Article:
29/01/2008 - 15:33

Expanding Aust/US rates gap underpinning $A volatility

29/01/2008 - 15:33

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An expected widening of the gap between official interest rates in Australia and the US could herald a period of instability for the Australian dollar.

Expanding Aust/US rates gap underpinning $A volatility

An expected widening of the gap between official interest rates in Australia and the US could herald a period of instability for the Australian dollar.

The relationship between exchange rate volatility (technically, the annualised standard deviation of daily changes) and interest rate spreads is not cut and dried.

At times, notably between the Australian dollar's float in 1983 and the early 1990s, the gap between the overnight cash rate set by the Reserve Bank of Australia (RBA) and the fed funds rate set by the US Federal Reserve appeared to move in close parallel with the exchange rate.

Not only did a wide interest rate gap tend to coincide with periods of economic anxiety - such as the commodity price collapse of the mid-1980s, but the interest rate gap tended to create its own volatility by attracting "hot money" from international investors.

They flocked to high-yielding Australian money market instruments, causing the currency to creep ever upward.

Then some adverse economic news or speculative selling would be the catalyst for a sudden fall to a more realistic level, the so-called "up by the stairs, down by the elevator" pattern.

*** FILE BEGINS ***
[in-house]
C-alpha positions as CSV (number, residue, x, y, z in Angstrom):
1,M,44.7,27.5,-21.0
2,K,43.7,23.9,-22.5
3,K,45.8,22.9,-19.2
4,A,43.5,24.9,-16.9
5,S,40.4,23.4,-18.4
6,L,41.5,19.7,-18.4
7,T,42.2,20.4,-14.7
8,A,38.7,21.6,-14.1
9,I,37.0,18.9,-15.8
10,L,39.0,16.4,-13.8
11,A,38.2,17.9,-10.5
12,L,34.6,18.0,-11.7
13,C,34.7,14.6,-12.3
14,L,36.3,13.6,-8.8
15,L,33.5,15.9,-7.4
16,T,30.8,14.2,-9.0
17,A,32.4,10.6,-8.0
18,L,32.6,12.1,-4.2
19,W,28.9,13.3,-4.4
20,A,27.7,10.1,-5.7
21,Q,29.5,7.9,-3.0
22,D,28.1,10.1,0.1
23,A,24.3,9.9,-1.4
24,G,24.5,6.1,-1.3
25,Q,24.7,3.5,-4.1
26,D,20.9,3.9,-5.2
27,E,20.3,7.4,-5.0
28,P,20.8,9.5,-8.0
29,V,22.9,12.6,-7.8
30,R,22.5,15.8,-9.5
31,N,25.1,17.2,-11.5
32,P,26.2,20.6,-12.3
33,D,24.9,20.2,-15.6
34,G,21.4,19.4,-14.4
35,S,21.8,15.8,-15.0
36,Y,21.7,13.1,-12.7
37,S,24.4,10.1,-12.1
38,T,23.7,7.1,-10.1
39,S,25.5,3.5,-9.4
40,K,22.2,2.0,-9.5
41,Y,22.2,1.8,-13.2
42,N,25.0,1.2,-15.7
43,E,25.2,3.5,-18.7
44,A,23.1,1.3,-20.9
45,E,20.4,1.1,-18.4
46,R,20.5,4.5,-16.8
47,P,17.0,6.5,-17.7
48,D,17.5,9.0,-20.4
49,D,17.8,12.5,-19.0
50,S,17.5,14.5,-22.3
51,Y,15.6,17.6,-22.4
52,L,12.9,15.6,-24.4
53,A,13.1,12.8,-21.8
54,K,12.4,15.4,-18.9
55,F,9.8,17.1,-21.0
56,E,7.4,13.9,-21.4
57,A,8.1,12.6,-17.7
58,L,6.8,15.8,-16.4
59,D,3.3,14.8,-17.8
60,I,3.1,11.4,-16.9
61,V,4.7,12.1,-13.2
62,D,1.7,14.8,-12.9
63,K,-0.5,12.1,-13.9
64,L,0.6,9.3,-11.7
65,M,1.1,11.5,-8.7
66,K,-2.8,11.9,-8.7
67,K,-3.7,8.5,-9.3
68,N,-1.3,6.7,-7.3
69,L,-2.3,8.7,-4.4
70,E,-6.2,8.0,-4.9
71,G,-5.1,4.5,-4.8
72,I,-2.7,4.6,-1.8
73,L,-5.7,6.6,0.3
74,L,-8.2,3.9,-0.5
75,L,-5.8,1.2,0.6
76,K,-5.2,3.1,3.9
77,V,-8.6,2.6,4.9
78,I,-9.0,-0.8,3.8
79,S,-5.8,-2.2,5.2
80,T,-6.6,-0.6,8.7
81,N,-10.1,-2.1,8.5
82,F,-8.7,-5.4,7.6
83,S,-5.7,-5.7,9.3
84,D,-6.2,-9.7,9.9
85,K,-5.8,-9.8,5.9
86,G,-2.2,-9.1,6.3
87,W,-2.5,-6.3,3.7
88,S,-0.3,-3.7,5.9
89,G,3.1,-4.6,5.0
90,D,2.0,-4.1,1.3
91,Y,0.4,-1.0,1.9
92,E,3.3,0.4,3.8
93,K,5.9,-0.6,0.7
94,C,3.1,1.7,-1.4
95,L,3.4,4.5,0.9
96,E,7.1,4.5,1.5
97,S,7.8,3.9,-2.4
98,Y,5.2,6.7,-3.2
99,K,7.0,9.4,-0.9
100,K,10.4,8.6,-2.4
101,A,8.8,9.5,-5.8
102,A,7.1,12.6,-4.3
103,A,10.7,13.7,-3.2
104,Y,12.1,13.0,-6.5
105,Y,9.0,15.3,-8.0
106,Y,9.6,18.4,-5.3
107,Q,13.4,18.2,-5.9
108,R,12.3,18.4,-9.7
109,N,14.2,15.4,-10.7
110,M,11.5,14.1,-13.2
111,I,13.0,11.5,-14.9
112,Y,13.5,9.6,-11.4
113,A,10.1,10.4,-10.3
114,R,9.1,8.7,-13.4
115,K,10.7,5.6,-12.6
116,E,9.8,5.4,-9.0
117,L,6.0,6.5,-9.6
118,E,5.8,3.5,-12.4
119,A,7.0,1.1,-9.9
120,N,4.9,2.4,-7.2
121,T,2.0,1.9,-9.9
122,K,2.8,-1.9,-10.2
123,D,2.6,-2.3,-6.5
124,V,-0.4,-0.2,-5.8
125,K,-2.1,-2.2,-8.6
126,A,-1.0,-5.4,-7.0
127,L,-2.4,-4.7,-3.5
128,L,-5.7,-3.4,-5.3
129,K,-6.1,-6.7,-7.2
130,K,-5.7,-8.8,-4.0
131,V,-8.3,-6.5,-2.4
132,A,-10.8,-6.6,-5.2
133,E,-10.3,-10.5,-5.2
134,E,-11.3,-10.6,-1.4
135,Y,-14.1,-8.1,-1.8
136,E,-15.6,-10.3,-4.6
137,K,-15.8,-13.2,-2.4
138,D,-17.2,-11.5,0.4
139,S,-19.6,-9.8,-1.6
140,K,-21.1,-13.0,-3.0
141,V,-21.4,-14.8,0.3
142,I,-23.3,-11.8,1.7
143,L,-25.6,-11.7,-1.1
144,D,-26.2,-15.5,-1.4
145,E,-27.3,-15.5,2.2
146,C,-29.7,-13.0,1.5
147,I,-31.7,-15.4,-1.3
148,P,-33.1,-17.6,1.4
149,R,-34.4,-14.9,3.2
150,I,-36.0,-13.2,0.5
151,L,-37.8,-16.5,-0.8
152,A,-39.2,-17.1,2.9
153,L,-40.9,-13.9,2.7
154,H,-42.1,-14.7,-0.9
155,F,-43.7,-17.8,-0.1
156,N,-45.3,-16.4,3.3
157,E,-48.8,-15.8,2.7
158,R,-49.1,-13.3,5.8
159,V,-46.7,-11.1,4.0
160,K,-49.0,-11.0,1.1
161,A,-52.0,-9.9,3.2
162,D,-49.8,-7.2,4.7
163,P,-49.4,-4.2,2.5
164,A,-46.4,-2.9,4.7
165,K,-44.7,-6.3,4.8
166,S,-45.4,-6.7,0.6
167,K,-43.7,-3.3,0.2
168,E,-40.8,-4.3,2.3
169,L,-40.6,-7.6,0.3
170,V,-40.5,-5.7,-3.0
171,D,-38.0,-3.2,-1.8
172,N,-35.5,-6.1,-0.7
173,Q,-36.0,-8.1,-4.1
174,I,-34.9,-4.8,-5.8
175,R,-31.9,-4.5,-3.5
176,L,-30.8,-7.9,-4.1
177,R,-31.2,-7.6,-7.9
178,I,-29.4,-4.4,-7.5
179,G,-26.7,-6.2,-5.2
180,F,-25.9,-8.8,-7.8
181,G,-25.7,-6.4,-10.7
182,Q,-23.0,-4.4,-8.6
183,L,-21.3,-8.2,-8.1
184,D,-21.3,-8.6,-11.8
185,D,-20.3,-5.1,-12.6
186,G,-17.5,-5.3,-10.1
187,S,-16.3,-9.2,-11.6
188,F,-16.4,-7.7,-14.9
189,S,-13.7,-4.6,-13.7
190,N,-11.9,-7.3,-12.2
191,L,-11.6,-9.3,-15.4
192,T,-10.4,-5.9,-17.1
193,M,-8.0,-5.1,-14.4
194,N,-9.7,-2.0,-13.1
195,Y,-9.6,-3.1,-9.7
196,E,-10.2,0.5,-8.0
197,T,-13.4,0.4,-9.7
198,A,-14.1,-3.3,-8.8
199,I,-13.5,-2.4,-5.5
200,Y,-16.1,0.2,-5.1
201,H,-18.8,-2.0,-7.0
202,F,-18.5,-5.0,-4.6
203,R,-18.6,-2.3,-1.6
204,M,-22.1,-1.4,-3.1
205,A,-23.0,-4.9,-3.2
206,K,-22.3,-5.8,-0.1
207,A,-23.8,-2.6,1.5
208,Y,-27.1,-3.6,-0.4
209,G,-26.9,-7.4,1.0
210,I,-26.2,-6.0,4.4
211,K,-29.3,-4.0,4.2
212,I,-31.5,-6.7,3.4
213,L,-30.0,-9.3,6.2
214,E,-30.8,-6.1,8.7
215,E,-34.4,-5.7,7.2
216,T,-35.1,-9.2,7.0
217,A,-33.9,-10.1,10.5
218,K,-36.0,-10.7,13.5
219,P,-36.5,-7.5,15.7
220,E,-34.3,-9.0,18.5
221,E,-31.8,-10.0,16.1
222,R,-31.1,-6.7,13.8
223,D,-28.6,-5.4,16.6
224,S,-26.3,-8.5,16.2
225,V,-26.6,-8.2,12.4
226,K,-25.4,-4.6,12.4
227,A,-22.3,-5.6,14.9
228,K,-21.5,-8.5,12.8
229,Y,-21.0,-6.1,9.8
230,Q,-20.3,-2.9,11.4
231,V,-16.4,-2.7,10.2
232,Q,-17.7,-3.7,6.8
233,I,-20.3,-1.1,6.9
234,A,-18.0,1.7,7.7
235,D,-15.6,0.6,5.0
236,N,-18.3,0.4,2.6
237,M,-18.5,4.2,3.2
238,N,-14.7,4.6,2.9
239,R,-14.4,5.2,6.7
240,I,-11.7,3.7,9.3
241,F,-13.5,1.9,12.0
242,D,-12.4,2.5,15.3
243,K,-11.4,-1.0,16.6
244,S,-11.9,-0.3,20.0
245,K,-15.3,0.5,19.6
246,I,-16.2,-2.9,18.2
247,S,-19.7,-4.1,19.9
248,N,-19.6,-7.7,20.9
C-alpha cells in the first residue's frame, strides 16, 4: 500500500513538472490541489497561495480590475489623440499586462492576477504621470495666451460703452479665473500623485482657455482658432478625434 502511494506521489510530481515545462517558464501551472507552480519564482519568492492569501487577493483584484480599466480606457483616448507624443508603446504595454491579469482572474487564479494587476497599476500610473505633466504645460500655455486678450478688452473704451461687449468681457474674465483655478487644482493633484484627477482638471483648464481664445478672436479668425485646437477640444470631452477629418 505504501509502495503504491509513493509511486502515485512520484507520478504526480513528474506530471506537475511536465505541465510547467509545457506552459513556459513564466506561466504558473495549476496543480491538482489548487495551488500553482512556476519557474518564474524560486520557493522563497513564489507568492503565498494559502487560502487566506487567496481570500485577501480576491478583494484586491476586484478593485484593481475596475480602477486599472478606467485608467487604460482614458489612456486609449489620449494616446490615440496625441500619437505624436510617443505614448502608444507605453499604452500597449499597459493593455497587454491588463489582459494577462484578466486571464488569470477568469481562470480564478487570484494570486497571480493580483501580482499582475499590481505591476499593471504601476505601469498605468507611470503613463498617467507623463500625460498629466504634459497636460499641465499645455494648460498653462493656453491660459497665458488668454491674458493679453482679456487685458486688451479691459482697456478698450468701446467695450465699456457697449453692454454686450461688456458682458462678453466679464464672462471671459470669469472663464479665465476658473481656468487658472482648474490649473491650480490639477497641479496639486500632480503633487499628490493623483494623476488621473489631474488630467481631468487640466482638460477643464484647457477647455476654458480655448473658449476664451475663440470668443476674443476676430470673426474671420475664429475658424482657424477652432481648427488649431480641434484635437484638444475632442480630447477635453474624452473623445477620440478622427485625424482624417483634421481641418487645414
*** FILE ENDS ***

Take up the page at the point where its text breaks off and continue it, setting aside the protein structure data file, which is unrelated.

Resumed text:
The relationship was not so clear-cut from the early 1990s, as investors adjusted to the new low-inflation, low-interest rate environment cemented by the RBA's announcement of its two to three per cent inflation target in early 1993.

And there were volatility spikes unrelated to interest rate differentials.

In the late 1990s, for example, unease over the Russian debt default and the collapse of the Long Term Capital Management hedge fun in 1998 boosted volatility, as did the terrorist attacks on the US in September 2001.

But the earlier tendency of volatility to move in sync with the interest rate gap seems to have surfaced again.

The widening of the interest rate gap from around zero in 2000 to a high of 425 basis points (4.25 percentage points) in early 2004 was associated with a lift in volatility comparable with the highest peaks over the previous 20 years.

The subsequent narrowing of the interest rate gap to just 50 basis points in mid-2006 coincided with a decline in volatility.

Over the year to July 2007, with the sub-prime loans crisis yet to blow up and the Australia-US interest rate gap at a relatively skinny 100 basis points, the Australian dollar was as stable as it had been for a decade.

However over the half-year since then the currency has been more volatile than in any six-month period since 1985.

The sub-prime loans crisis, the associated wild fluctuations in the share market can take some of the blame for this.

But the wider interest rate gap may also be part of the explanation.

With a drawn-out series of interest rate hikes from the RBA bringing the cash rate to 6.75 per cent by November and the US Fed's more recent cuts taking the fed funds rate to 3.50 per cent, the differential has expanded to 325 basis points.

The Fed's policymakers (the Federal Open Market Committee) begin a two-day meeting in the US on Wednesday to decide on a likely cut to 3.00 per cent.

The futures market is tipping further cuts to 2.25 per cent by early in the second half.

At the same time the market is anticipating another quarter per cent hike from the RBA, to lift cash to 7.00 per cent by around mid-year.

Those prospective moves would put the rate gap at 475 basis points, its widest since 1991, in other words a new high for the low-inflation era, increasing the likelihood of a period of intense volatility for the Australian dollar.







 

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